Joseph Hallenbeck
February 02, 2018

Week One on Mastodon

Filed under: Journal


Giant scattering of random thoughts over the first week using Mastodon:

  • God this interface is confusing. Local, federated timelines?
  • Local timeline is just everyone posting publically on the instance
  • Federated timeline is all posts on the instance plus any posts from federated instances that my instance are interacting with
  • This is actually quite fun. The local timeline really encourages me to just reach out, favorite, “boost,” or reply to any public post that strikes my fancy.
  • There’s a lot of really great conversation going on, particular about the nature of social media, technology, art.
  • Advertising this as a “Twitter” clone missing a lot of the point. This is more like an async or threaded version of IRC. There’s quite a firehose of comments on the local timeline, each inviting me to just hop in and start chatting away on the topic.
  • I’m actually having a lot of fun with this, more fun then I’ve had since the old BBS days. The social barrier (the thought that someone is going to judge you for hoping into their feed) is rather low.
  • I realize that my initial impression with Twitter was, this is a really boring platform. Everything is empty. The platform is encouraging me to follow some celebrities or news organizations. The emphasis was on becoming a follower high-volume “influencer.” It’s another consumption platform. I quickly felt like if I wasn’t a celebrity or obsessive interested in growing my following then I had nothing to say on the platform and should just shut up and listen. Most of the big names were insipid or posted so much that I couldn’t keep up. It took a long time to fine tune a list of eighty people to follow before I started to find the platform useful. I’ve probably posted more on Mastodon in a week then I have posted on Twitter in the two years that I actively used it.
  • People are nice. They reply to your random interjections into their threads. The community is generally friendly. There’s a progressive vibe, but not the kind where people are screaming their frusterations and outrage at the state of the world constantly.
  • You know what. Let’s just perma-block Twitter and Facebook. Still need the later for people stuck on Messenger, but if I’m going to be wasting time on a social network, I think I know which one I want to be spending time on. Love that multilingual is the default.
  • Traditional social media seems so balkanized – I have to intentionally leave the Anglosphere. As someone whose spent years trying to learn French and Spanish, its nice to not have to intentionally go hunting for it. Love seeing Arabic and the east-Asian scripts as well. Not turning them off. Can’t read them. But seeing them will make me want to try someday. Makes me feel much more cosmopolitan. The internet of the last decade has grown far too provincial. Whereas my early online friends hailed globally – the UK, Finland, Norway, Australia, Japan, France, Germany, Brazil the recent fashion has been to push people into regional or cultural groupings.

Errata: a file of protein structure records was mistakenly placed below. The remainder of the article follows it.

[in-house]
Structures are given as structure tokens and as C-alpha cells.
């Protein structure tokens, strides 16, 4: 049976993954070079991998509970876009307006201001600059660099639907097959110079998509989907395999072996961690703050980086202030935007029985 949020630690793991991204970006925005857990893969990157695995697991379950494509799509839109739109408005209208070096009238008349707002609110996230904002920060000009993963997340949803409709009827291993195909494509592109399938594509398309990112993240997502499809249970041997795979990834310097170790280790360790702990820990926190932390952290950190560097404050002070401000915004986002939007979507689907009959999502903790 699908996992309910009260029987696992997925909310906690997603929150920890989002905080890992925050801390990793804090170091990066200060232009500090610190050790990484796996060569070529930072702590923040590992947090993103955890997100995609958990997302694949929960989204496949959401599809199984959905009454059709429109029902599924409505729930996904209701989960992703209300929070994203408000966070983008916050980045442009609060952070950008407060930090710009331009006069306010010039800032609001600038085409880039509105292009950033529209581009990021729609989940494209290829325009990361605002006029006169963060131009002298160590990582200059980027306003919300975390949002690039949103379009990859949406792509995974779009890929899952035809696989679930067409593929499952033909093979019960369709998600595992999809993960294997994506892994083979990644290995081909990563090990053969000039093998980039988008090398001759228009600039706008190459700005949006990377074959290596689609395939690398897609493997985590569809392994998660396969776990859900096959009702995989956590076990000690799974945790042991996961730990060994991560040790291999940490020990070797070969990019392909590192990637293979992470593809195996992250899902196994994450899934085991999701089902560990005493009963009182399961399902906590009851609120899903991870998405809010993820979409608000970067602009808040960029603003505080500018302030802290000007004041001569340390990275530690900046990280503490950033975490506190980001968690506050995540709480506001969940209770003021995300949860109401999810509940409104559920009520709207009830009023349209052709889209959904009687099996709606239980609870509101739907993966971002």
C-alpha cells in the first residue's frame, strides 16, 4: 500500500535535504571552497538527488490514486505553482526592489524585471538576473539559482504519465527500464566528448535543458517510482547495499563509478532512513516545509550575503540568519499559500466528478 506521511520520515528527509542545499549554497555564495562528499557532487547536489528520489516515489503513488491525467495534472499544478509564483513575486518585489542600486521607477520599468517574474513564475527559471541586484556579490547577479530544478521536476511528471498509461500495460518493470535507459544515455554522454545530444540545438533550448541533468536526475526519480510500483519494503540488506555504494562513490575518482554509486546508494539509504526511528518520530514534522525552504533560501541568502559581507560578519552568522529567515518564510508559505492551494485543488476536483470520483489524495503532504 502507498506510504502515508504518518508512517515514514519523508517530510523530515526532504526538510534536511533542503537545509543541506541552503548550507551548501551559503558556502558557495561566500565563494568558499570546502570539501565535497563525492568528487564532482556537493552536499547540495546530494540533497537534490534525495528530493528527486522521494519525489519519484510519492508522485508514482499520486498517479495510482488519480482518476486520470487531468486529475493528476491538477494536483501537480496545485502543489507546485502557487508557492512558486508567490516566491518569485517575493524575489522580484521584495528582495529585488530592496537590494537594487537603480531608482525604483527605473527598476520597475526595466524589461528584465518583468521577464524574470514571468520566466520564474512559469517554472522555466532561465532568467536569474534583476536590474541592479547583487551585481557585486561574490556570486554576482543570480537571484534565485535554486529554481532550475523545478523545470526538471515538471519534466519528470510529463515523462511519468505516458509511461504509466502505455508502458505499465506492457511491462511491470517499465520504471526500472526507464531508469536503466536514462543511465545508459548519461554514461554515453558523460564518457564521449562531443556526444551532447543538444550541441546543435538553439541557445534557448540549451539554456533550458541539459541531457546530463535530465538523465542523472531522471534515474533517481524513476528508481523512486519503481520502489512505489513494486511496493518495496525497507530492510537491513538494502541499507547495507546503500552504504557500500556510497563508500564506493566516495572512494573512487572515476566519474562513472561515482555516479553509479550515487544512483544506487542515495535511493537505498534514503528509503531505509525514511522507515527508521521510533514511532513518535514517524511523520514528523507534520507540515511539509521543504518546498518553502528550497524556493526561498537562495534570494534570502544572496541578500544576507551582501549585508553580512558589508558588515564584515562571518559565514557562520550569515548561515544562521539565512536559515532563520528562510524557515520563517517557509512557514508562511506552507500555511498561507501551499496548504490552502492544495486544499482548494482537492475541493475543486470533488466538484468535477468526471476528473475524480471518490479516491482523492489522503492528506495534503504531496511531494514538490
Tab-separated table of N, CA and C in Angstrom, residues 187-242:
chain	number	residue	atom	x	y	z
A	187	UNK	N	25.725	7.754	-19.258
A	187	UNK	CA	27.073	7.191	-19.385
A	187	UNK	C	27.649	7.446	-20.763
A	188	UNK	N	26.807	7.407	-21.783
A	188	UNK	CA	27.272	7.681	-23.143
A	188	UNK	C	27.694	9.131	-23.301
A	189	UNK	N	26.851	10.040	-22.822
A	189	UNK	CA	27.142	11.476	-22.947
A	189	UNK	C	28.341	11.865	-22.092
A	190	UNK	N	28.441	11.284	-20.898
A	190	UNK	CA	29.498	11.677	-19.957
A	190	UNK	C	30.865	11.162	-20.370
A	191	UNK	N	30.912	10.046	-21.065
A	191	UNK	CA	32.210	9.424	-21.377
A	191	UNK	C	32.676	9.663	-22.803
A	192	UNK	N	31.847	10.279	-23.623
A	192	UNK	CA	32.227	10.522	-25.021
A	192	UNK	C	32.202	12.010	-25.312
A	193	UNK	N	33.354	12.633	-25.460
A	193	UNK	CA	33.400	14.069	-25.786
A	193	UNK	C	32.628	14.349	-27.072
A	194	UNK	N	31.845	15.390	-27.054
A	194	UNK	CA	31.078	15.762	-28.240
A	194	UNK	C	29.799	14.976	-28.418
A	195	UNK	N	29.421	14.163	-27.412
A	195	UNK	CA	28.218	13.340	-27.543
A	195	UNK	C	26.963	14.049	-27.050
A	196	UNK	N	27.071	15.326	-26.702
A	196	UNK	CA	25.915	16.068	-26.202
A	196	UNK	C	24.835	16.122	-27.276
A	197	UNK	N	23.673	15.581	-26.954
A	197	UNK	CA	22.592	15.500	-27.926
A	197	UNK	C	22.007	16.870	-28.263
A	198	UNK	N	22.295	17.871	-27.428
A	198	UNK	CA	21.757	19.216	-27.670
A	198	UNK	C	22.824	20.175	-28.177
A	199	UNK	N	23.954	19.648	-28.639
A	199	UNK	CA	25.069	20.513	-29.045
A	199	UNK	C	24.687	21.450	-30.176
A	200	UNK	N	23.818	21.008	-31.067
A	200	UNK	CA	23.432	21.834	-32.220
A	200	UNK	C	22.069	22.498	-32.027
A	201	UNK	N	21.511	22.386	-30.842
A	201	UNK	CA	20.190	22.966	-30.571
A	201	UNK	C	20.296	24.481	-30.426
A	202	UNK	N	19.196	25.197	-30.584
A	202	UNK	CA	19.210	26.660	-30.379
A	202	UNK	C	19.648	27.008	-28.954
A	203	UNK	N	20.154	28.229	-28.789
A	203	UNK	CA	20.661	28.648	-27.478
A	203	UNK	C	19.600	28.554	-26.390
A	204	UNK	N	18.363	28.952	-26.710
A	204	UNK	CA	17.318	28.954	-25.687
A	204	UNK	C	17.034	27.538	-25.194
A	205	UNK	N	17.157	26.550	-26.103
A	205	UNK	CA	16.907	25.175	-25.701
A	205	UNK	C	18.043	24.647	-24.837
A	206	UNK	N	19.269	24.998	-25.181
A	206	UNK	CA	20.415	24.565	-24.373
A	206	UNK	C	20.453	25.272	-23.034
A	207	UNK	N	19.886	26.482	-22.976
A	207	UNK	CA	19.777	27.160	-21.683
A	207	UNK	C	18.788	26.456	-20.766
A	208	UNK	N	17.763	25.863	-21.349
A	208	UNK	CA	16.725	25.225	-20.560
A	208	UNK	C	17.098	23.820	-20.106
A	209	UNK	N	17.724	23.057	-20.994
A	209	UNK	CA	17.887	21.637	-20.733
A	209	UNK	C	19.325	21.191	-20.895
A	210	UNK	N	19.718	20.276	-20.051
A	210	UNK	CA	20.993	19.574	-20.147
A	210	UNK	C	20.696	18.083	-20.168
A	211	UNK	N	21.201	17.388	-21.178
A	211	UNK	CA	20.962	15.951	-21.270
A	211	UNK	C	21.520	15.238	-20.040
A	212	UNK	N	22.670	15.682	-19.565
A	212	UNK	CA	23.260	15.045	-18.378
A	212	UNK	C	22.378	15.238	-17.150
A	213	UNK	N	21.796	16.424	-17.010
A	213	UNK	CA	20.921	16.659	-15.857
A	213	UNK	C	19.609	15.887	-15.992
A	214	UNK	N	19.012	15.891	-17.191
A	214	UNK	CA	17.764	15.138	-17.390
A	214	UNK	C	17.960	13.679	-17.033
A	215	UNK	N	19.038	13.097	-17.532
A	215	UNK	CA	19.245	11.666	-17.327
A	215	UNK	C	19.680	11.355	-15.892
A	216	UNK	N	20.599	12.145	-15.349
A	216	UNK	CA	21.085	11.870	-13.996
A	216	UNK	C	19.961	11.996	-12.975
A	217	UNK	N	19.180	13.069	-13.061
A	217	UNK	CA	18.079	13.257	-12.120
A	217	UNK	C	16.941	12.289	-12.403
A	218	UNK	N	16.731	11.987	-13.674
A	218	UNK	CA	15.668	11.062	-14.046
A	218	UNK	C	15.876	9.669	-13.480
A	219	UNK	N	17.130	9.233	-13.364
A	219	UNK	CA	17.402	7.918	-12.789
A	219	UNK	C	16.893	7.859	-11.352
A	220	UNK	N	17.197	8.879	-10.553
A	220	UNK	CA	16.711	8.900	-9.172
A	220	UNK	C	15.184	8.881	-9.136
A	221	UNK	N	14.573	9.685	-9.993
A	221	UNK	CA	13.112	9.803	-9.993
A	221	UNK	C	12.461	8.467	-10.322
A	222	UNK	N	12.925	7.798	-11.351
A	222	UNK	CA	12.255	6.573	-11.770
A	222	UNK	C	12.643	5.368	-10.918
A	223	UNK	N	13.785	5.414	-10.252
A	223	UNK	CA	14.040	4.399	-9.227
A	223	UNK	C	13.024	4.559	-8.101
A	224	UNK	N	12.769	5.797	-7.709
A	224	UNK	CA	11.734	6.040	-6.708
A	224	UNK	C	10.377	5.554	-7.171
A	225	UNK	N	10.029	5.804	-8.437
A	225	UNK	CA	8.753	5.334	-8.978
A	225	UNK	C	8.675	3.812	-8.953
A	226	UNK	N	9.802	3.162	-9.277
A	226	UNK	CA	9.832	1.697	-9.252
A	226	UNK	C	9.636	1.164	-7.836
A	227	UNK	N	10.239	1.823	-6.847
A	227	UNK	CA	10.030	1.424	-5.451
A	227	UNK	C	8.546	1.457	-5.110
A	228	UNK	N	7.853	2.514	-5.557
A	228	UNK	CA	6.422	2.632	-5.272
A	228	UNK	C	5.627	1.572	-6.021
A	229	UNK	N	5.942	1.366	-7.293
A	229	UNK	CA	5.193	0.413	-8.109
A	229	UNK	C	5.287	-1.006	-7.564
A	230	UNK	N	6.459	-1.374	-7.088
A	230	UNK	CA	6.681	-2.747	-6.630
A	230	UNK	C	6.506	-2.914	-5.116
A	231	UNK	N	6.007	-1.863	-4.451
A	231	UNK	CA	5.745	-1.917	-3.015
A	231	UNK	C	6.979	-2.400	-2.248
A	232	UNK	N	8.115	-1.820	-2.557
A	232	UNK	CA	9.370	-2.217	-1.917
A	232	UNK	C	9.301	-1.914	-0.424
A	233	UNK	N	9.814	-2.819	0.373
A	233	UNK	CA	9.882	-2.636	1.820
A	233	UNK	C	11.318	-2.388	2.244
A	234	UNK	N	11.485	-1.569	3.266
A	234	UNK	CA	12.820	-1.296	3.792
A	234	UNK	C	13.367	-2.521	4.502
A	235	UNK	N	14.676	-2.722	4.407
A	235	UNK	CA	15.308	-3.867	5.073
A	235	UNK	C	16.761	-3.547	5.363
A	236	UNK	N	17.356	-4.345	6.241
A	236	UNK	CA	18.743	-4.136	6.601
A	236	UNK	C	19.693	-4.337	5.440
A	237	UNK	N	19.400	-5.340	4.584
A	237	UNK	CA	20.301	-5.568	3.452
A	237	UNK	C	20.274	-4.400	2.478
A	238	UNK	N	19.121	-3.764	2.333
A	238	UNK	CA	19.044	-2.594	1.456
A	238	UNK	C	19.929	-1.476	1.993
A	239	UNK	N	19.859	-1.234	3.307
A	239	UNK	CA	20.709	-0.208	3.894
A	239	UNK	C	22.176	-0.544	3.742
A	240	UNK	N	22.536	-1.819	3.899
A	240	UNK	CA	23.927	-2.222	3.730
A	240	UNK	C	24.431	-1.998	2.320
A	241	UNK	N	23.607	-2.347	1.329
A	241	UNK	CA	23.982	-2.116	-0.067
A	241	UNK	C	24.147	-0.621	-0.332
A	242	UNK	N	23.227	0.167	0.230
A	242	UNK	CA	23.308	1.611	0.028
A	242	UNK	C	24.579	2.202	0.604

• On one hand, don’t worry about federation. On the other hand, its all about the federation. Federation maintains the small community feel. There may be 1 million Mastodon accounts out there, but there will only be a small handful of active accounts on your instance. Names quickly become recognizable. Reputations, interests, etc. mill in much as they would on a small community bulletin board or an active chat room. What federation does though, is allows you or ot her community members to reach out to other instances and invite interesting people to participate in your local conversation. Thus if someone from your instances likes or boosts an article off the federated timeline, then it gets promoted to their local followers. And if someone follows a user from another instance, then that users public posts populate into your instance’s federated timeline. The dynamics of this system were not obvious to me at first, but quickly becomes apparent in it’s ability to create small social hubs, like a virtual pub where “everyone knows your virtual name.”
  • One thing that I now realize is just how tense my online precense has become with the fear of judgement, that words flung into the void would come back to haunt me. I have become very precise, almost shy in the expression of ideas. Mastodon brings back a kind of immediacy that melts away very quickly. Rapidly, I am posting off the wall thoughts, engaging in deeper conversations with people, offer to help, doing things that I never imagined on Twitter or Facebook which have both become such public-you-are-a-brand style interfaces
"Week One on Mastodon" by Joseph Hallenbeck is licensed under a Creative Commons Attribution-ShareAlike 4.0 International License.